A flourishing career in high-tech
No two days are the same in the working week of project manager Hermen Kobus (32). The young professional talks about what his week involves and his career in high-tech at Sentech. The sensor integrator is experiencing a growth spurt so he faces many challenges in his demanding and varied position. Discover what it’s like to work for a successful high-tech company and how Hermen contributes to the best sensor solutions for Sentech’s clients.
Hermen supervises four project engineers and two post-graduates. He is responsible with his team for the project management, engineering and planning of the sensor challenges that Sentech has taken on. He shows you what it’s like to work in high-tech.
Project-based approach to engineering and development
Sentech specialises in sensor integration. Until 2015, account managers handled the acquisition and project management of the engineering of sensor solutions. “As a consequence, they had little time left to develop new prospects,” says Hermen. “It was preventing further growth. The management then decided to set up a project department, allowing account managers to focus fully on maintaining good customer relations.”
Hermen was brought in at the beginning of 2016 to set up and manage the project department. He has a team of four project engineers and two post-graduates with which he takes care of the engineering and development of sensor products and assemblies.
Monday: every day begins with a sales meeting
Hermen has contact with account managers and internal services every day via a conference call. “They tell me what is on the programme that day and what they need. I provide input on the status of projects and answer any questions that crop up, or ask them myself.”
After today’s call, I’ll spend 10 minutes discussing ongoing projects with my immediate colleagues and the points raised during the sales meeting. The rest of the day I’ll be working on an innovation project for a manufacturer of large, industrial extractor hoods.”
Engineering a robust sensor module
The company has developed a filterless extraction method. The method consists of a vortex and atomisation system. An air vortex makes grease stick to the wall and this is then dislodged by a spray of cleaning fluid and collected in a drain. The combination of cleaning fluid and grease is a challenge for the sensor system.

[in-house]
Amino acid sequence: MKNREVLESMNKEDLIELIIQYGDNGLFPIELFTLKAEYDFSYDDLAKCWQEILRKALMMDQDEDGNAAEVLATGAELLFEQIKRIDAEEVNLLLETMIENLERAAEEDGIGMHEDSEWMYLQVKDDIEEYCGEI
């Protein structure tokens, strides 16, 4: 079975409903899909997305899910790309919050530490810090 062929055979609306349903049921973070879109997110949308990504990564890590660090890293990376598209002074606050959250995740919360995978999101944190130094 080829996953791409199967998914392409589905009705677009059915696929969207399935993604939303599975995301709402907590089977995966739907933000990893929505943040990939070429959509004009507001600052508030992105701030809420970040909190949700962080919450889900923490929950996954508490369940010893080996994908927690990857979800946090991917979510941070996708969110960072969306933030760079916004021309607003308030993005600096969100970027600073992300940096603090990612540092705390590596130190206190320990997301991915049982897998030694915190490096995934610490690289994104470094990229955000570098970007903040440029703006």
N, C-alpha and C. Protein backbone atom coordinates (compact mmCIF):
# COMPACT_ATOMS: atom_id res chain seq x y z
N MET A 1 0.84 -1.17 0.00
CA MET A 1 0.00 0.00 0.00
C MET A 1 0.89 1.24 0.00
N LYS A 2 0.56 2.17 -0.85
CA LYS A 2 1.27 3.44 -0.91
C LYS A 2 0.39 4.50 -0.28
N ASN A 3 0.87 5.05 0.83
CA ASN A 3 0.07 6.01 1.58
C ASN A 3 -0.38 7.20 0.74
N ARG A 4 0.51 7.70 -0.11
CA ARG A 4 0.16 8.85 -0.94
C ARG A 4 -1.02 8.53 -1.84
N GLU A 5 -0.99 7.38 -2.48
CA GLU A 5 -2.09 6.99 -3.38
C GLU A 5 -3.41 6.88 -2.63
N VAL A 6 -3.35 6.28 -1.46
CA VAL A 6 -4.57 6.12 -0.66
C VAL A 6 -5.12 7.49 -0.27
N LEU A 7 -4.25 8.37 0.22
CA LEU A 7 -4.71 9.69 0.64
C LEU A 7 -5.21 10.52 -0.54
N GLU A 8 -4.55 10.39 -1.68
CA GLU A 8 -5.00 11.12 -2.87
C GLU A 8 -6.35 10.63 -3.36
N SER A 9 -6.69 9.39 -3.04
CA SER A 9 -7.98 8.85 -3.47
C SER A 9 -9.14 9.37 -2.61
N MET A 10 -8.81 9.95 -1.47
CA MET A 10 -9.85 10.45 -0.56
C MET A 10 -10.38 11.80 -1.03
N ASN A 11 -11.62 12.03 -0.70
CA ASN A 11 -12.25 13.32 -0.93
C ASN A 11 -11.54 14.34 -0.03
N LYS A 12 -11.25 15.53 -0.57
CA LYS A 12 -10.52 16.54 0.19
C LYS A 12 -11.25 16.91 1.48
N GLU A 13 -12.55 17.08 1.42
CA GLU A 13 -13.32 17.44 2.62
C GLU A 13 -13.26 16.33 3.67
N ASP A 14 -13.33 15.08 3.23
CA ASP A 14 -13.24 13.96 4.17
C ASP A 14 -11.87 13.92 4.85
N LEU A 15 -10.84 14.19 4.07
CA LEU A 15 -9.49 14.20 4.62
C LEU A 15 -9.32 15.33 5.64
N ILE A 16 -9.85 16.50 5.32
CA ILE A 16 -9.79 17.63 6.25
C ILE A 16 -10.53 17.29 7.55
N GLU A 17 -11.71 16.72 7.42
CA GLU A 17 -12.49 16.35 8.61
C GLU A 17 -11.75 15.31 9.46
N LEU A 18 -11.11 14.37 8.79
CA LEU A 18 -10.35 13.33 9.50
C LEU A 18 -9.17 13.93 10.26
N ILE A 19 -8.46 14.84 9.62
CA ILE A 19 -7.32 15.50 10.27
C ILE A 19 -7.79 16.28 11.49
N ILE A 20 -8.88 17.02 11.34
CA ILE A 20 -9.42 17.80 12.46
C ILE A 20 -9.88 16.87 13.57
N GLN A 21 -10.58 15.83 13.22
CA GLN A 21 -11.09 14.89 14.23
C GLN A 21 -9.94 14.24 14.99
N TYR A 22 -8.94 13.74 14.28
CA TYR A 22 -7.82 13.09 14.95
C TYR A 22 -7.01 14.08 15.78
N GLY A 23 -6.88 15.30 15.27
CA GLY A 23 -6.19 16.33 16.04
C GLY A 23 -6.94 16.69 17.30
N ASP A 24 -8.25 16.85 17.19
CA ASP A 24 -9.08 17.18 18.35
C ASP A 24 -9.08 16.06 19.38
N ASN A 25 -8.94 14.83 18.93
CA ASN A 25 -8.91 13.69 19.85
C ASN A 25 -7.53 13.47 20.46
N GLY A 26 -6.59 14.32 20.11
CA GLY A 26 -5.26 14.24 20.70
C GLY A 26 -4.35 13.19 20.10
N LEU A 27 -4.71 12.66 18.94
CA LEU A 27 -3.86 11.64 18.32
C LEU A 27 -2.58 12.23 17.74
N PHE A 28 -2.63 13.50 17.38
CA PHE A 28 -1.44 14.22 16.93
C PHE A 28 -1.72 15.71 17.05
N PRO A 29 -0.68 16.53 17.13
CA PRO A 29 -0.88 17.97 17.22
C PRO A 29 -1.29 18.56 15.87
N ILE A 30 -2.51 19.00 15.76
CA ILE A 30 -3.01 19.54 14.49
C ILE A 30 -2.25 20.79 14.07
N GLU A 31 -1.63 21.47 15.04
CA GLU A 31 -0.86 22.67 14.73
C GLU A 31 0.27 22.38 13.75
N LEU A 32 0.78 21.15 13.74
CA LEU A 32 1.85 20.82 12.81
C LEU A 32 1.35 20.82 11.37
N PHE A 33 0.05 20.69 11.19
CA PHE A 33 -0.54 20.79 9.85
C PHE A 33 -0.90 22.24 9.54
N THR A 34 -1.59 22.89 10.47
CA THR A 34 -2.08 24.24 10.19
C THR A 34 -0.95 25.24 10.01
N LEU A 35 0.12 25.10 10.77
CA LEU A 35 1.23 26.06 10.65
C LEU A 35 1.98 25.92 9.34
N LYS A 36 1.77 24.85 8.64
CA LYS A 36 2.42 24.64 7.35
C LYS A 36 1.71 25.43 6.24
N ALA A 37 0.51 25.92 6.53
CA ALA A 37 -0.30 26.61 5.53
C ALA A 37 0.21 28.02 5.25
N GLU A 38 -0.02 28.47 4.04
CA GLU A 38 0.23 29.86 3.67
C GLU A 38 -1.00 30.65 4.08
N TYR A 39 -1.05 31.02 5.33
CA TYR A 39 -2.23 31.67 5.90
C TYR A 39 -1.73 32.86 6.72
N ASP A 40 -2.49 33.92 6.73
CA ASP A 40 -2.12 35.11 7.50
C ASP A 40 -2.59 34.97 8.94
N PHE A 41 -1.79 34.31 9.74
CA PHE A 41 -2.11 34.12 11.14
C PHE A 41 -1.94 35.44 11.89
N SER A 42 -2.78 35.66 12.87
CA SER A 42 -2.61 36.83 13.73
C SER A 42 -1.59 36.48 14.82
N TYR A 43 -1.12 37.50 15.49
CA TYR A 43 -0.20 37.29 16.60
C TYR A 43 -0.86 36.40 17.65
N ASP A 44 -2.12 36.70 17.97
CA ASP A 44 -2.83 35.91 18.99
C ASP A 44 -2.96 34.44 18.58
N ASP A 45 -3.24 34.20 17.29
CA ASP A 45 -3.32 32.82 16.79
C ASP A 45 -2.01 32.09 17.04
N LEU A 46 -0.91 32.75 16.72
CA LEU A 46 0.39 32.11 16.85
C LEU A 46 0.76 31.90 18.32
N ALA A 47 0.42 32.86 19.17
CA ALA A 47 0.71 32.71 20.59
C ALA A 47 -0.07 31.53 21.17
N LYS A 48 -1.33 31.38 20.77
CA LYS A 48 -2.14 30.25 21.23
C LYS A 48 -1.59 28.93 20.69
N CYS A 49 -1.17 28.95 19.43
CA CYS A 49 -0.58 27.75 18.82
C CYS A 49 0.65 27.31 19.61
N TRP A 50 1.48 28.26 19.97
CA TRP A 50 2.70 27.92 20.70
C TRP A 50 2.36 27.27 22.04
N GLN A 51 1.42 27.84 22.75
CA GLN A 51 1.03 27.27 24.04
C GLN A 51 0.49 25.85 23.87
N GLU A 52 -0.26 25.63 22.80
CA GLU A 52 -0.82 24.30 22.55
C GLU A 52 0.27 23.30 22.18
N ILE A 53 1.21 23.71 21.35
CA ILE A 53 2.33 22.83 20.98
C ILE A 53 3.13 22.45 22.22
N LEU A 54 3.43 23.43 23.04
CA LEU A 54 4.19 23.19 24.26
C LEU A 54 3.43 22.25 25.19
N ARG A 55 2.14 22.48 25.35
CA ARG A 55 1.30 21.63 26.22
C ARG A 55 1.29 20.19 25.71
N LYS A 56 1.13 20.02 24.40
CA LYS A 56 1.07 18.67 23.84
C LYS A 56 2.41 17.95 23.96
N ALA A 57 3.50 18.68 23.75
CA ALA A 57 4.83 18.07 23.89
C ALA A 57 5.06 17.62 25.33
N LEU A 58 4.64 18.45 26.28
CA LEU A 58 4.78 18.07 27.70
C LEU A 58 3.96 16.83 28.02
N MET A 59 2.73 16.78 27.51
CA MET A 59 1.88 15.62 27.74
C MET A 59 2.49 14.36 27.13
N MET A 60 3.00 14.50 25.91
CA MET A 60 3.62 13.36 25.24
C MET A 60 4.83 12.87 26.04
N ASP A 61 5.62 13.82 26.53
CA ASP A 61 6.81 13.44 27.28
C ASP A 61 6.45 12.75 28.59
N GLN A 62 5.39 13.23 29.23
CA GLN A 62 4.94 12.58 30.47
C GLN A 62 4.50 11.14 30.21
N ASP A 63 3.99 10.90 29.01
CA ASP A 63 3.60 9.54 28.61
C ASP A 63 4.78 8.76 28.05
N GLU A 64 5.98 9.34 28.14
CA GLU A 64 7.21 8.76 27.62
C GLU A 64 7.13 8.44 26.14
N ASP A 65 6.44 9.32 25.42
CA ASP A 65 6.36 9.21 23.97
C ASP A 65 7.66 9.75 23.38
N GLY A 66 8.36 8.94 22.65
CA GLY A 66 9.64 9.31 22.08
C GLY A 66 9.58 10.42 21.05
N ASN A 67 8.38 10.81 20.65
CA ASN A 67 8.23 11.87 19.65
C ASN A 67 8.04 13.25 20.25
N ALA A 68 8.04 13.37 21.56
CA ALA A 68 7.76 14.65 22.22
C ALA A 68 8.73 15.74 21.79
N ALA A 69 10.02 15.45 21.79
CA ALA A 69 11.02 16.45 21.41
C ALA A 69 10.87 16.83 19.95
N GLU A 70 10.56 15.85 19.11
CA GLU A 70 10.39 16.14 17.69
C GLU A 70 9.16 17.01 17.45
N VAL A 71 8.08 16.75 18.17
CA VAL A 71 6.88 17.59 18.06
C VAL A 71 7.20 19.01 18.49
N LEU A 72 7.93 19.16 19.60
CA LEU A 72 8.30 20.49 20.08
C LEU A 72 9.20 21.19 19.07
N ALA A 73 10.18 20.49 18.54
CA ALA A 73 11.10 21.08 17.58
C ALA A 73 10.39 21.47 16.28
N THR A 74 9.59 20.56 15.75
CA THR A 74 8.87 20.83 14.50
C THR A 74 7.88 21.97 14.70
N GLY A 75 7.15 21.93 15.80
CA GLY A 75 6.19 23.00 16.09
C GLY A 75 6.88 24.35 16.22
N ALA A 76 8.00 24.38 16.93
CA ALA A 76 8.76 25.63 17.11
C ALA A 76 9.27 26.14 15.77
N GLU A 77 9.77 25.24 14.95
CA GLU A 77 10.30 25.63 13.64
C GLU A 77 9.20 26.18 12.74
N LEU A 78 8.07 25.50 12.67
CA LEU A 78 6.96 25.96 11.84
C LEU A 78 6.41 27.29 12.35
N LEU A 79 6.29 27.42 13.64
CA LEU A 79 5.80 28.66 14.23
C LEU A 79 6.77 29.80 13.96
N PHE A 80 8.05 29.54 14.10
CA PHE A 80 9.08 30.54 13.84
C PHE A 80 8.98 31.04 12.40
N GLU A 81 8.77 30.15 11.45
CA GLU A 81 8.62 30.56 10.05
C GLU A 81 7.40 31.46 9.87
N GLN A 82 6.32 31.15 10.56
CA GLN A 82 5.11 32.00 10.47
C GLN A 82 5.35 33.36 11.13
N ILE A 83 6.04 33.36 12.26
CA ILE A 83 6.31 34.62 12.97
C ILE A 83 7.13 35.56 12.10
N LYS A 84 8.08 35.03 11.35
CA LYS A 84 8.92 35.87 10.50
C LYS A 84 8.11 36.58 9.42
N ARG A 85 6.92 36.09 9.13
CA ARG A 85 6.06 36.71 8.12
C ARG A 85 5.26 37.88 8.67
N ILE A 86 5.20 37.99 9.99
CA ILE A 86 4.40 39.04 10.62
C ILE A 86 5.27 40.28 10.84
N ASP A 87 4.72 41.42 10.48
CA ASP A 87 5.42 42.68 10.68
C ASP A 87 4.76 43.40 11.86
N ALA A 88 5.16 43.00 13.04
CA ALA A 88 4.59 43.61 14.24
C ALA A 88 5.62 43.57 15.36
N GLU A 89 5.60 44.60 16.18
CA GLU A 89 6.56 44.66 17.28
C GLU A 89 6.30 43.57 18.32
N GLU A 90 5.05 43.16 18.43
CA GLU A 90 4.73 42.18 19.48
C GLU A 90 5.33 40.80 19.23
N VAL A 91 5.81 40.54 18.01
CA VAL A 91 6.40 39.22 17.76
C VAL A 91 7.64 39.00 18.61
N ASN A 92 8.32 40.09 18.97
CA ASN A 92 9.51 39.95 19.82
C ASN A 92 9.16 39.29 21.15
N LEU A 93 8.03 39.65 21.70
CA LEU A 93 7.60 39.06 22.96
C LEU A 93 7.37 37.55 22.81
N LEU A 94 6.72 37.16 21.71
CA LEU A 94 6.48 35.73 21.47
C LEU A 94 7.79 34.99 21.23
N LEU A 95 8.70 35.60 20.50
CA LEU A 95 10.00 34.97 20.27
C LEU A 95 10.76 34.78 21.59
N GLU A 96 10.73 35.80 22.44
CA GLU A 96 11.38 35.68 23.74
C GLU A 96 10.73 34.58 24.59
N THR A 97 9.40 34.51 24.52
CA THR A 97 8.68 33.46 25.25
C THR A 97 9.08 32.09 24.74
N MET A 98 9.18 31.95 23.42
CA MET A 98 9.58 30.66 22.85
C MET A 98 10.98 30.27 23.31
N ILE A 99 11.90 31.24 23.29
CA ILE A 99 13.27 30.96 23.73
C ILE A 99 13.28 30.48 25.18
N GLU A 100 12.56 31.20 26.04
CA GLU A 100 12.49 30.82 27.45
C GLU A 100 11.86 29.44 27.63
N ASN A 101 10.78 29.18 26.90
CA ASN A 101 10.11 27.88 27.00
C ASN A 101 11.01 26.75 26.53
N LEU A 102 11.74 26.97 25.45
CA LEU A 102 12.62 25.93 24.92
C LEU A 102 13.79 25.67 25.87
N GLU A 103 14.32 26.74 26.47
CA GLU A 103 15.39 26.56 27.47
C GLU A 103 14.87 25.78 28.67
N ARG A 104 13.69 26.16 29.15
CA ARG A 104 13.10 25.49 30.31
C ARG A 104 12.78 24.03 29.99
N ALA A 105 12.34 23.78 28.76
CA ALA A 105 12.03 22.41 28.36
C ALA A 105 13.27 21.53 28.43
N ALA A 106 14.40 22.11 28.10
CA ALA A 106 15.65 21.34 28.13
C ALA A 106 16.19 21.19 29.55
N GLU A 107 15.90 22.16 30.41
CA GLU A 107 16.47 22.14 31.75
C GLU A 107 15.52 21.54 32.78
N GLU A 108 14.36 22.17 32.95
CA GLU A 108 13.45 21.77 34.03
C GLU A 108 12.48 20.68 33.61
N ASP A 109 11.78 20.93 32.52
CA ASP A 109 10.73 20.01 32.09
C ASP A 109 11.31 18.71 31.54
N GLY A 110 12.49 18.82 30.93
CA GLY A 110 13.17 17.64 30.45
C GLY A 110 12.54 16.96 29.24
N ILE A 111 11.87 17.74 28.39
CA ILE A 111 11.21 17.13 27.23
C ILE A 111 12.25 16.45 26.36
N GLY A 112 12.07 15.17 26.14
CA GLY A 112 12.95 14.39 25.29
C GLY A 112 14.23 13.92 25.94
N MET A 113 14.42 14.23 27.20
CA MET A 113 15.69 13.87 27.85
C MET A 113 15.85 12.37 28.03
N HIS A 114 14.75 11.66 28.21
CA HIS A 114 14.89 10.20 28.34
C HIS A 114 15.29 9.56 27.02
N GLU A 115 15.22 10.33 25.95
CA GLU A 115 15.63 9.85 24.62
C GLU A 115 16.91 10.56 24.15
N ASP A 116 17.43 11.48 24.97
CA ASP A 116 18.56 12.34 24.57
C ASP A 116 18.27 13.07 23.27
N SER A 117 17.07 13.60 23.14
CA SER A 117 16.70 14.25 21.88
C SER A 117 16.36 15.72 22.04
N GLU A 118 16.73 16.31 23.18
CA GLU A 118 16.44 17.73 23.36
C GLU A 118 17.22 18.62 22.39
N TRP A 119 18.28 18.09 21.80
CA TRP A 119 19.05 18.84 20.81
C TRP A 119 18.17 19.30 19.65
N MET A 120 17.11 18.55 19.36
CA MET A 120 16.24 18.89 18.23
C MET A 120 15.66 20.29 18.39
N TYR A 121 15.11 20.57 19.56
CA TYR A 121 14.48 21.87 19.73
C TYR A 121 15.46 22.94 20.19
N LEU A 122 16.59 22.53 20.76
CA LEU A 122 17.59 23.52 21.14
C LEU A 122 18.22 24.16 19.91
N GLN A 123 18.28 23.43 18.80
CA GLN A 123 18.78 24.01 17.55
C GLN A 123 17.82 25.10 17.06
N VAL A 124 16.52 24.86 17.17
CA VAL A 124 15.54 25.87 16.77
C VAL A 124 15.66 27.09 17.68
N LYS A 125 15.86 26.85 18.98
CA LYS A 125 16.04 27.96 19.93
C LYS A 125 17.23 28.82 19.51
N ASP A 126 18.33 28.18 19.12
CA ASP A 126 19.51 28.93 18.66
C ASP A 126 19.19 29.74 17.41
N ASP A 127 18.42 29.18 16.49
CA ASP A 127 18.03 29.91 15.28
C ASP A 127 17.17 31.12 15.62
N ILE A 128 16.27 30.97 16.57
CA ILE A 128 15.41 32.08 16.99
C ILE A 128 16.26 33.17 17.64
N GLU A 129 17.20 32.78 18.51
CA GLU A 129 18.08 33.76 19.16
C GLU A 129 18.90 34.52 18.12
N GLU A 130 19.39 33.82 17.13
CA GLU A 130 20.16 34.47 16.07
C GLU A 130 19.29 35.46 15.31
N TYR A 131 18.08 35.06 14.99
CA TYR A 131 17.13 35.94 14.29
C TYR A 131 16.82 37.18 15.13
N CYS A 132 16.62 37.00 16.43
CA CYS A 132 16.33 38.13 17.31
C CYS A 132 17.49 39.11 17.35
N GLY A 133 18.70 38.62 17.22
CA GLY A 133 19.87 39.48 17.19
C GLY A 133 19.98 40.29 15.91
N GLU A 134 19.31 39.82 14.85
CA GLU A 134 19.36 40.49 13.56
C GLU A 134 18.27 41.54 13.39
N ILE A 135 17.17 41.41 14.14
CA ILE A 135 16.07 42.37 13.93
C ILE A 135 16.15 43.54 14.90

Young professional Hermen Kobus wins Hellendoorn rally
“The standard sensor solution the client was using was not working, because grease landed on the sensors,” Hermen explains. “This meant that kitchens sometimes had to close. We developed a sensor module with the client with a skim cover that protects the sensors. We positioned the module under the surface of the liquid, so that the grease can’t reach it. The kitchens can now stay open all the time.”
Tuesday: growth spurt produces challenges
A day out of the office breaks up the working week. Due to the growth spurt, a strategic meeting with the management team at another location is needed. “Sentech’s success and growth phase also produce challenges. We discuss what can and must be done differently, and how we can connect strategically. But also where we should apply the brakes.”
Wednesday: working on high-tech development projects
Hermen chairs a comprehensive project meeting every Wednesday morning, during which he and his team look at all projects in greater depth. “It’s a good time in the middle of the week to help each other and discuss progress,” he says.
“Today, among other things, the development project for Agrifac is on the agenda. The company develops and manufactures farming machinery, including innovative spray booms for spraying fields. We have developed and produced a prototype radar sensor for this.”
It helps the spraying of crops by measuring the crop height and distance from the ground. We are currently testing the prototype in the field on an Agrifac spray boom. We’re discussing a solution for the cooling of the chip and the housing, which also has to be able to withstand extreme conditions.”
This means that we need to comply with the IP69K standard: the highest standard for resistance to dust, moisture and high temperatures.
Smooth transfer of new projects
After lunch, Hermen starts planning the development of a tape feeder; a new project that Sentech has just brought in. “I have drawn up a procedure for taking over new business. It starts with a project initiation document in which the responsible account manager fills in the concept. This is followed by an internal meeting when we establish the process steps, deliverables and the preliminary specifications for the final product.”